O-100:Endometrial Angiogenesis:Physiology And Pathology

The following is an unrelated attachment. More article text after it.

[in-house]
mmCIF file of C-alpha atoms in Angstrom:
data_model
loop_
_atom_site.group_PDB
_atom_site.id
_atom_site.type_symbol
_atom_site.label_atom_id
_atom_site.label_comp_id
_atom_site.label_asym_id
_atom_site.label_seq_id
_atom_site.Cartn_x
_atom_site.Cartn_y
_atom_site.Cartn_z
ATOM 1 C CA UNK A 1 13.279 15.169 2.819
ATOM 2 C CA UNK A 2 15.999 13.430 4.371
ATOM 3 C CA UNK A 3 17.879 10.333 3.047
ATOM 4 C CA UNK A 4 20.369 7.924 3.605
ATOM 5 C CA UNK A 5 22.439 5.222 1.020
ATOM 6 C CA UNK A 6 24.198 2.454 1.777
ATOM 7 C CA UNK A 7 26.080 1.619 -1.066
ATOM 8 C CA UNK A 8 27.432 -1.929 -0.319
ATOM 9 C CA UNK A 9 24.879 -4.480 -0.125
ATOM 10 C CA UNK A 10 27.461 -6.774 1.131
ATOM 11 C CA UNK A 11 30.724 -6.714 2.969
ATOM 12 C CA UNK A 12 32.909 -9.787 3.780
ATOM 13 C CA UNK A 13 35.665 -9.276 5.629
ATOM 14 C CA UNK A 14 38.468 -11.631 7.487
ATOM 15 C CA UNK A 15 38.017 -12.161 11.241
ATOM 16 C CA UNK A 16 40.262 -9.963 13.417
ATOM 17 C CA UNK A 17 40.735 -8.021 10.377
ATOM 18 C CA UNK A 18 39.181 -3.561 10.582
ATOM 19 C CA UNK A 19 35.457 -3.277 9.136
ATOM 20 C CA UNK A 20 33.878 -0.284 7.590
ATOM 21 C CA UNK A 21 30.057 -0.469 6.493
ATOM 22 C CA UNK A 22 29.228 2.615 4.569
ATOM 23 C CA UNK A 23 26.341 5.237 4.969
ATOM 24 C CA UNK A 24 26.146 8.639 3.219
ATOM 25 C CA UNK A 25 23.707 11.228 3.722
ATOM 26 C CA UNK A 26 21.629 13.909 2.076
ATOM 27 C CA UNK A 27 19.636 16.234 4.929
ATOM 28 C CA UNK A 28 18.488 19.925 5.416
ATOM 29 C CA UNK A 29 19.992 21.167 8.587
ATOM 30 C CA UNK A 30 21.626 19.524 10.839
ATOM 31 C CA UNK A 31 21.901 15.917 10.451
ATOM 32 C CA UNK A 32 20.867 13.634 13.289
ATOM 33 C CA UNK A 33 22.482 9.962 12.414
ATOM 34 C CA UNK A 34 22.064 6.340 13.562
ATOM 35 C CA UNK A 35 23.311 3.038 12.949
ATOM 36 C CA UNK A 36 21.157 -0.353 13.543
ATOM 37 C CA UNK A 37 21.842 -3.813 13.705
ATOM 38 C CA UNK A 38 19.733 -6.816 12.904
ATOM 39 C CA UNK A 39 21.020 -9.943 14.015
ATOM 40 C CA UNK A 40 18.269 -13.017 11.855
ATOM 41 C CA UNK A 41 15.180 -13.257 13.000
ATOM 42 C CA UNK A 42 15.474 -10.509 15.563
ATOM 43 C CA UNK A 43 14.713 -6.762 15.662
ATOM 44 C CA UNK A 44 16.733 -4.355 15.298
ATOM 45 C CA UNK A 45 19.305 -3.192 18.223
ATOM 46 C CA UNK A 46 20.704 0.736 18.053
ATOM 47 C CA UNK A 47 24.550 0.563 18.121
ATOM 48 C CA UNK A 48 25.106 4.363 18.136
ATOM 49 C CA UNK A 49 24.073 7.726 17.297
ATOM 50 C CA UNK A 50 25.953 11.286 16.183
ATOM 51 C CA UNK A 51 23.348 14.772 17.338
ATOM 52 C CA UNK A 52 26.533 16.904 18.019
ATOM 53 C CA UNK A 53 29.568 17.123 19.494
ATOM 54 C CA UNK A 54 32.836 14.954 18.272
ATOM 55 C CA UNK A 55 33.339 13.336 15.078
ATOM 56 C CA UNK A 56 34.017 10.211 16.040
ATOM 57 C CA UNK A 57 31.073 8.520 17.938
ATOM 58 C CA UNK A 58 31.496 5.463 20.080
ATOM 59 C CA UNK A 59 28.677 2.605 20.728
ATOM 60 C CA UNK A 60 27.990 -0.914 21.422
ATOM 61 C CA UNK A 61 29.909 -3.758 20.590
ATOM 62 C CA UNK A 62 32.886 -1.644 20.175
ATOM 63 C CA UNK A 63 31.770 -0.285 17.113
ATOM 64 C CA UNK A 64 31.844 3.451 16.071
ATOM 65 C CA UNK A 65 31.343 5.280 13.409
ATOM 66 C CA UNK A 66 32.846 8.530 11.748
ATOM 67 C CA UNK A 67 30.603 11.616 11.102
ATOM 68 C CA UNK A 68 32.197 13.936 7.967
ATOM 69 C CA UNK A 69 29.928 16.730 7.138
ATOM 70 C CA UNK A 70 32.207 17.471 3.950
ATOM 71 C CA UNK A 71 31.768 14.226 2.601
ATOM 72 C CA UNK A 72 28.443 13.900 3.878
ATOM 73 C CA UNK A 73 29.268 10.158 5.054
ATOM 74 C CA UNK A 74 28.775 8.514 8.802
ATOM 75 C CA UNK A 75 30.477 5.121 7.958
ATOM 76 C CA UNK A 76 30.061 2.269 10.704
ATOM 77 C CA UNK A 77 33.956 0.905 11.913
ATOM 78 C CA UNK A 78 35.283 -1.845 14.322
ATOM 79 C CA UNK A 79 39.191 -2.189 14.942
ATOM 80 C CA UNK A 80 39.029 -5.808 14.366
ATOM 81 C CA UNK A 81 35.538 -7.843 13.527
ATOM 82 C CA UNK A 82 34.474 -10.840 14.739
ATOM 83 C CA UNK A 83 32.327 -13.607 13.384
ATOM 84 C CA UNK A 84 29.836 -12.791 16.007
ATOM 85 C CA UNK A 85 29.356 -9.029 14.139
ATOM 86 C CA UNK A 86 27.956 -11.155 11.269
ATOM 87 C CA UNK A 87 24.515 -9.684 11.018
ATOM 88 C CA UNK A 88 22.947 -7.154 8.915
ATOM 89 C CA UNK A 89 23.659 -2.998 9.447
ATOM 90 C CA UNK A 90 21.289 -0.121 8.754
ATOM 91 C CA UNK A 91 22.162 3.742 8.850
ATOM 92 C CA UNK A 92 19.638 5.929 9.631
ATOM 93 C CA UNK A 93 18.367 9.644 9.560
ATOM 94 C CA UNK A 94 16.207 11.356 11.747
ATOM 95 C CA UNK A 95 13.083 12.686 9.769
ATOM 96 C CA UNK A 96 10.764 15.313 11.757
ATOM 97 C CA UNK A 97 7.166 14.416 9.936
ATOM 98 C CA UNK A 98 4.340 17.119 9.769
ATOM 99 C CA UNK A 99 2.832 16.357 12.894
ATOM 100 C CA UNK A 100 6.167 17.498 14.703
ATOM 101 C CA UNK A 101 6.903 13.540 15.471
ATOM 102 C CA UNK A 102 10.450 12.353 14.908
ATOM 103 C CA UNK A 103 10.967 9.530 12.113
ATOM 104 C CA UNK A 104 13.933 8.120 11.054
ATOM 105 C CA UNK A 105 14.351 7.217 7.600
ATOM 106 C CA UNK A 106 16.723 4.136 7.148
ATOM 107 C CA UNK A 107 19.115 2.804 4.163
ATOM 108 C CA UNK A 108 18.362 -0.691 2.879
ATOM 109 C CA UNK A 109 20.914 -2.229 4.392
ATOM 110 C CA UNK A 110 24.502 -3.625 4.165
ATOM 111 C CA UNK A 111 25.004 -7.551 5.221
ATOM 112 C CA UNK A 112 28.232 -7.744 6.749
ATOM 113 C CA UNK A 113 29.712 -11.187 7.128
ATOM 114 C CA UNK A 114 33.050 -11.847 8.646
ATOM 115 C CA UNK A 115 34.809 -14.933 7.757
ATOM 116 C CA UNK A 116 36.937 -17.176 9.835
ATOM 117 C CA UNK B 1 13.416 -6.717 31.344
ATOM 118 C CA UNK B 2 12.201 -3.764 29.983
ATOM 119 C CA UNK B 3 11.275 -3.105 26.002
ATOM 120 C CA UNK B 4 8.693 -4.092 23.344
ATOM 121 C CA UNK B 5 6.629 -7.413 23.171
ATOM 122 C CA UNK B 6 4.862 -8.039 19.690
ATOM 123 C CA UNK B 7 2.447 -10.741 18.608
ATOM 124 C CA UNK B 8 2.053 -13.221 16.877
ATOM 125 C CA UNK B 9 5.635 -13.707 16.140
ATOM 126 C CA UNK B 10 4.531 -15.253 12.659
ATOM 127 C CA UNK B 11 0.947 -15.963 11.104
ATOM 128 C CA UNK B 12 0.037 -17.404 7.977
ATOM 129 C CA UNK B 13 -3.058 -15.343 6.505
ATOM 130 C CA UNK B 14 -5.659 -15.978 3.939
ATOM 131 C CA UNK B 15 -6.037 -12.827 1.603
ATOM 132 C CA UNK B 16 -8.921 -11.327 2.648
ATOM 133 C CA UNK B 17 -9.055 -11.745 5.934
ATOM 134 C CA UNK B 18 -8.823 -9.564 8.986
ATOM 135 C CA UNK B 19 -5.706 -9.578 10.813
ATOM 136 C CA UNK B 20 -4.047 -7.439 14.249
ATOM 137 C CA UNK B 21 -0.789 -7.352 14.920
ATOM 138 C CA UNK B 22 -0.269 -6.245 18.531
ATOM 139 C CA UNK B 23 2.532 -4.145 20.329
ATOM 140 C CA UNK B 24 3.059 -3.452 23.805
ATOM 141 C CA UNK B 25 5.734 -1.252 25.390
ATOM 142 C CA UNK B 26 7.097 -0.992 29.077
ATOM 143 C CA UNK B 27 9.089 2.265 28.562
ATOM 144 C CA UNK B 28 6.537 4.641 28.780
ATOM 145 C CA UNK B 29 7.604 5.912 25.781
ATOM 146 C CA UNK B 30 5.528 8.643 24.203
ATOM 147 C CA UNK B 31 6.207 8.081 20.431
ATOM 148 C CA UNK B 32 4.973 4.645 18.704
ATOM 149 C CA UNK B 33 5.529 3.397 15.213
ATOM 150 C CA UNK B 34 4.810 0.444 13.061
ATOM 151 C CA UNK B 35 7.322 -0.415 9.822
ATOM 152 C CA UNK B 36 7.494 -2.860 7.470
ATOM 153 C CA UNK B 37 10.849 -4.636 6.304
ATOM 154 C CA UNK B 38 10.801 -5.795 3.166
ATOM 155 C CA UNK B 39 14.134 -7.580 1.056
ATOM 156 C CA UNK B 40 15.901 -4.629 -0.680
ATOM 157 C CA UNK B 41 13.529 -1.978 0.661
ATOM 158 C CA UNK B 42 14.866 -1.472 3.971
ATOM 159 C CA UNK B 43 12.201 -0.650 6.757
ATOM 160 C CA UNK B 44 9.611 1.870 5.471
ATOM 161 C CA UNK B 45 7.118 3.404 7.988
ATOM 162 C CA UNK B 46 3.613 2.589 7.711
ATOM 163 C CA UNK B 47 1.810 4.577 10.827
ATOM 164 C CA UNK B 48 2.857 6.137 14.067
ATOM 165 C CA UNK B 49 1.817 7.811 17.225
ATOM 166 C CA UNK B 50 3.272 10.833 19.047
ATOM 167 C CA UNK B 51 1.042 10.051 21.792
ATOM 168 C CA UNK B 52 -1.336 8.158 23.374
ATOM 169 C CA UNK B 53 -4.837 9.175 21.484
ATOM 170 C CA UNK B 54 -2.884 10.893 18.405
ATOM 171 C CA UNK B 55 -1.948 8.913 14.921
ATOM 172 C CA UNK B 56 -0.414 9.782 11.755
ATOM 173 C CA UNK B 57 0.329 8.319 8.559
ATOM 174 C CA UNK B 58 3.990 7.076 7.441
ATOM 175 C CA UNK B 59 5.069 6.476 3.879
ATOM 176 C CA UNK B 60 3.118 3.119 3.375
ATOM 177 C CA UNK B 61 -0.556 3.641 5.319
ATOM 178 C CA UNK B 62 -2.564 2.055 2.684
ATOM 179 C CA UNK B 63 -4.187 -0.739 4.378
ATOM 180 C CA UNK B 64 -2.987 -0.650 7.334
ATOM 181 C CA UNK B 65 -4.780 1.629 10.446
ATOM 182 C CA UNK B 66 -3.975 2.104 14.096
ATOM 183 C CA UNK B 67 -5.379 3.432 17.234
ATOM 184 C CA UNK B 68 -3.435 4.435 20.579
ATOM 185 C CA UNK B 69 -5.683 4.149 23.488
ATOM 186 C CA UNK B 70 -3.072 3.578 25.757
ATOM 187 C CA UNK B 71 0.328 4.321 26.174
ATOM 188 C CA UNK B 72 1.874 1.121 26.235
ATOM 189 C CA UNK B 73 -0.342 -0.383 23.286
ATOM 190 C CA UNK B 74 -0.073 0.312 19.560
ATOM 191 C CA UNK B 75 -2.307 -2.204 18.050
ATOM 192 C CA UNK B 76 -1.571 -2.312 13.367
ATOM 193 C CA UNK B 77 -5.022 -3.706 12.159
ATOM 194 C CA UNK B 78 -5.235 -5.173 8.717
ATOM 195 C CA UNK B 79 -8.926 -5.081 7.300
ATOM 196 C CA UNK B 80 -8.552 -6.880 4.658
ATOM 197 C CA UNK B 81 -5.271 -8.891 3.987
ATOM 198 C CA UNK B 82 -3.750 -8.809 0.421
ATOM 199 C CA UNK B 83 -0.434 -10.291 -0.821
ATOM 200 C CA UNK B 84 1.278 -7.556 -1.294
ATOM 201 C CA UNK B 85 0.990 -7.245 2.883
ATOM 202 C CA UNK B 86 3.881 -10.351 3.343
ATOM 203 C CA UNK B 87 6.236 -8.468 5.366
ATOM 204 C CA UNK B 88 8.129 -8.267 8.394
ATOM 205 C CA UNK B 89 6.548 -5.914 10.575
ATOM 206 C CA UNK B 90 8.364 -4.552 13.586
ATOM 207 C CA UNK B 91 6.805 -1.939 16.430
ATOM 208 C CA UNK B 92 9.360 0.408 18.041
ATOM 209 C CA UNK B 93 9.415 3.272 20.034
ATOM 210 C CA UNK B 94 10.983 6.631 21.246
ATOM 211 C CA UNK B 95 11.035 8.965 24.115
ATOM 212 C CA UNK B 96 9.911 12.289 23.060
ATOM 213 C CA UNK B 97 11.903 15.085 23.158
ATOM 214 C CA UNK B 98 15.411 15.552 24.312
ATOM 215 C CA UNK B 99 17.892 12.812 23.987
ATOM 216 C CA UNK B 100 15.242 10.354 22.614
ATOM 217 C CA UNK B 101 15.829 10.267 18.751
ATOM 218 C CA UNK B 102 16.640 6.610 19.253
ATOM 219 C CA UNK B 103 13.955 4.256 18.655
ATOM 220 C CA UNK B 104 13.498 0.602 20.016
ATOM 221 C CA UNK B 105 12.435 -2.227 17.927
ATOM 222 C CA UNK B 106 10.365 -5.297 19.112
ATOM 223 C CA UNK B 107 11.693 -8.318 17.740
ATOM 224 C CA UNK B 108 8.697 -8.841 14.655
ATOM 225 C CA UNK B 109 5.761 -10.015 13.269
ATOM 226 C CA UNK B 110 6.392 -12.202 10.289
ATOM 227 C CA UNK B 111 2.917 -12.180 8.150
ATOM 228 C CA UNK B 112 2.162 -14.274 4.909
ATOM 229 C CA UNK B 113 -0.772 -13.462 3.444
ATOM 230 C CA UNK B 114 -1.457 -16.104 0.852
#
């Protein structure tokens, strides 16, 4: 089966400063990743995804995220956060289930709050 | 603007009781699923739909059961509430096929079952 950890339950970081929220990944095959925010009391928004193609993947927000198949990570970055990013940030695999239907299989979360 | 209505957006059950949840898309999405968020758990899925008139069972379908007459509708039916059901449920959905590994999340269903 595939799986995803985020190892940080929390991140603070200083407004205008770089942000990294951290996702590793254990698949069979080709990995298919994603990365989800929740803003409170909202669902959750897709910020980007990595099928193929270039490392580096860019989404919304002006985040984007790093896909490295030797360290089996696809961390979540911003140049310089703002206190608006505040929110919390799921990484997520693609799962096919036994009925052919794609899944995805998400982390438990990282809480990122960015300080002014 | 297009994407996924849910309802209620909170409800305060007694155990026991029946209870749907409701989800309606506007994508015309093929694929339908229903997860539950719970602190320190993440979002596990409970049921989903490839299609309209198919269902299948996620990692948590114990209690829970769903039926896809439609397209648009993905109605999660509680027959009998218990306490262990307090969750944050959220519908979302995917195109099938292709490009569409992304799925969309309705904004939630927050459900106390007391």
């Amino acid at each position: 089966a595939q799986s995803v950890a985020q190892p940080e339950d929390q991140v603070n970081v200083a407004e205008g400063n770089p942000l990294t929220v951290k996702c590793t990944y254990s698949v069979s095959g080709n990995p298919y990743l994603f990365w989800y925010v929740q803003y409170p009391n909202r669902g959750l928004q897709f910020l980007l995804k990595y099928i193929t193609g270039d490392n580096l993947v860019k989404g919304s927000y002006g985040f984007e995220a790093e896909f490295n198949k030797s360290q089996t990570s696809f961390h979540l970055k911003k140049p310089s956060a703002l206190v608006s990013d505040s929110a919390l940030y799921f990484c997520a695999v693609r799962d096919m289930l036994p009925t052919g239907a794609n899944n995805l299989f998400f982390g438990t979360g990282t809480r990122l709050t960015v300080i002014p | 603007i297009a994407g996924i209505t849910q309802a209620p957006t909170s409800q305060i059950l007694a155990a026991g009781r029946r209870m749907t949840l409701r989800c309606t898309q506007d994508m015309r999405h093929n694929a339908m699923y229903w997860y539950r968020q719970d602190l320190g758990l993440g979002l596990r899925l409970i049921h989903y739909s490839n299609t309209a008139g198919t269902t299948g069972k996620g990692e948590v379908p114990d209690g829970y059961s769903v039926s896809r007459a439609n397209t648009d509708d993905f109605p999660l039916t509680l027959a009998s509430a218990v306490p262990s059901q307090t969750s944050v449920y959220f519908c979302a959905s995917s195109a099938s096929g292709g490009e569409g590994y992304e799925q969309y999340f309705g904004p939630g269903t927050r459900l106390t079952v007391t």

The functionalis layer of human endometrium is a highly dynamic tissue, undergoing dramatic cyclical remodeling throughout a woman’s reproductive life. The uterine lining typically grows from a thickness of 0.5 mm in the postmenstrual phase to >5 mm in the late proliferative and secretory phases of the endometrial cycle. The robust proliferation of endometrial epithelial and stromal cells is accompanied pari passu by extensive vascular and capillary growth, which provides the oxygen and nutrients needed to support the cyclic tissue expansion. Excessive angiogenesis is associated with endometrial polyps and neoplasia, whereas reduced angiogenesis appears to lead to defects in endometrial receptivity, embryonic loss and pregnancy complications associated with failed placentation. Our laboratory has been interested in the endocrine factors that mediate capillary proliferation in the human uterus and we have focused predominantly of the role of vascular endothelial growth factor (VEGF). This gene product is the most potent mitogen for capillary endothelial cells and it is highly expressed in endometrial epithelial and stromal cells. We have determined that the human VEGF gene is under direct transcriptional control by estrogen receptor complexes liganded to 17-beta estradiol (E2) or synthetic estrogens. We identified a unique variant estrogen responsive element in the human VEGF gene promoter that mediates the stimulatory effects of estrogens on VEGF production in endometrial cells. Progesterone (P4) also imposes proangiogenic effects on endometrial cells via the upregulation of VEGF gene and protein expression, although its mechanism of action is more mysterious. Unbalanced progestins may contribute to abnormal uterine bleeding associated with contraceptives. The combination of E2 and P4, as observed in the midluteal window of implantation appears to optimize the vasculature for embryonic receptivity. By contrast, anti-angiogeneic therapeutics may be useful in conditions associated with excessive endometrial vascular growth, such as polyps, endometriosis or contraceptive breakthrough bleeding.